Serum glycated albumin predicts all-cause mortality in dialysis patients with diabetes mellitus: meta-analysis and systematic review of a predictive biomarker.

Journal Article (Systematic Review;Journal Article)

Background and aim

HbA1c, the traditional and current gold standard biomarker guiding diabetic management, has been scrutinized for low predictive value for patients with chronic kidney disease due to variables affecting erythrocyte number and turnover. Glycated albumin, the precursor to advanced glycation end products, reflects glycemic status over the preceding 2-3 week period and already outperforms HbA1c for glycemic monitoring. Our aim was to establish whether serum GA can be further used to predict mortality risk in dialysis patients with diabetes mellitus (DM) METHODS: We did systematic review of the literature in PubMed/Medline, Web of Science, Embase (Elsevier) and the Cochrane Central Register of Controlled Trials (Wiley) up to and including February 2020.

Results

This meta-analysis included 25,932 dialysis patients across 12 studies with maximum follow-up of 11 years. Higher GA levels were associated with the risk of all-cause mortality in dialysis patients with DM (HR 1.02, 95% CI 1.01 to 1.03, P < 0.001) irrespective of the type of dialysis, whereas higher GA was not associated with cardiovascular mortality (HR 1.03, 95% CI 0.99 to 1.06, P = 0.15) and cardiovascular events (both fatal and non-fatal) (HR 1.03, 95% CI 0.97 to 1.09, P = 0.31) in dialysis patients with DM.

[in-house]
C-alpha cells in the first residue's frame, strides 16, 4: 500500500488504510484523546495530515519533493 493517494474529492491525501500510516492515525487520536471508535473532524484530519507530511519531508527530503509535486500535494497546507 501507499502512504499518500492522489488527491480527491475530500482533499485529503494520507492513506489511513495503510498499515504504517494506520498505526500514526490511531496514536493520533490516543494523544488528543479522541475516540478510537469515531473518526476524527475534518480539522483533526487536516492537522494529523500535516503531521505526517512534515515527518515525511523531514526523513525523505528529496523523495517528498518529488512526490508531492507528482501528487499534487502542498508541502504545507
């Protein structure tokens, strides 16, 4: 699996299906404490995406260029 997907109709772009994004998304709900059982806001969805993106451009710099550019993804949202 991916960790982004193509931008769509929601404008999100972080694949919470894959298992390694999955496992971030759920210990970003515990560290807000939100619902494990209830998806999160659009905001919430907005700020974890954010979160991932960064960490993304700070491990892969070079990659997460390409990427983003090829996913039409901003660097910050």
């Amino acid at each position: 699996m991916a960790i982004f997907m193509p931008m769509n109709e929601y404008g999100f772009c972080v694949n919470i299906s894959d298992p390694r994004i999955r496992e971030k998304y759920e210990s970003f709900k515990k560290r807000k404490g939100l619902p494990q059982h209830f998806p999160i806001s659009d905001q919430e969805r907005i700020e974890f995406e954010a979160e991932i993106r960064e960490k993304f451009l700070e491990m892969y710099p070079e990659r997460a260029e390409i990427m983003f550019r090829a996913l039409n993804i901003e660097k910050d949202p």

Conclusion

Serum glycated albumin predicts all-cause mortality risk in dialysis patients with DM. The endpoints of cardiovascular mortality and cardiovascular events trended similarly, but did not reach significance at the current sample size.

Full Text

Duke Authors

Cited Authors

  • Copur, S; Siriopol, D; Afsar, B; Comert, MC; Uzunkopru, G; Sag, AA; Ortiz, A; Covic, A; van Raalte, DH; Cherney, DZ; Rossing, P; Kanbay, M

Published Date

  • January 2021

Published In

Volume / Issue

  • 58 / 1

Start / End Page

  • 81 - 91

PubMed ID

  • 32862262

Electronic International Standard Serial Number (EISSN)

  • 1432-5233

International Standard Serial Number (ISSN)

  • 0940-5429

Digital Object Identifier (DOI)

  • 10.1007/s00592-020-01581-x

Language

  • eng